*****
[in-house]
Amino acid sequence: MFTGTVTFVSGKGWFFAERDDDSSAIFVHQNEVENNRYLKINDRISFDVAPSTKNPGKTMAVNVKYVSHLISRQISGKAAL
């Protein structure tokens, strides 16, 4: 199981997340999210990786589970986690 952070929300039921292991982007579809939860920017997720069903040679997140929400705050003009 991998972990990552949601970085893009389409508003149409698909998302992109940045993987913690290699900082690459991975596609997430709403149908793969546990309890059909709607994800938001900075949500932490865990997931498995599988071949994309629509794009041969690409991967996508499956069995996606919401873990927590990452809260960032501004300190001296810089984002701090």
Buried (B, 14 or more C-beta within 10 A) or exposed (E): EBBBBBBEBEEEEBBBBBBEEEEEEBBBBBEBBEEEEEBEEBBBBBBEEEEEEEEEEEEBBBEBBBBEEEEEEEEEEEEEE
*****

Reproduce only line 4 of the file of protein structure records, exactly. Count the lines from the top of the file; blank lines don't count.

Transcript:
Buried (B, 14 or more C-beta within 10 A) or exposed (E): EBBBBBBEBEEEEBBBBBBEEEEEEBBBBBEBBEEEEEBEEBBBBBBEEEEEEEEEEEEBBBEBBBBEEEEEEEEEEEEEE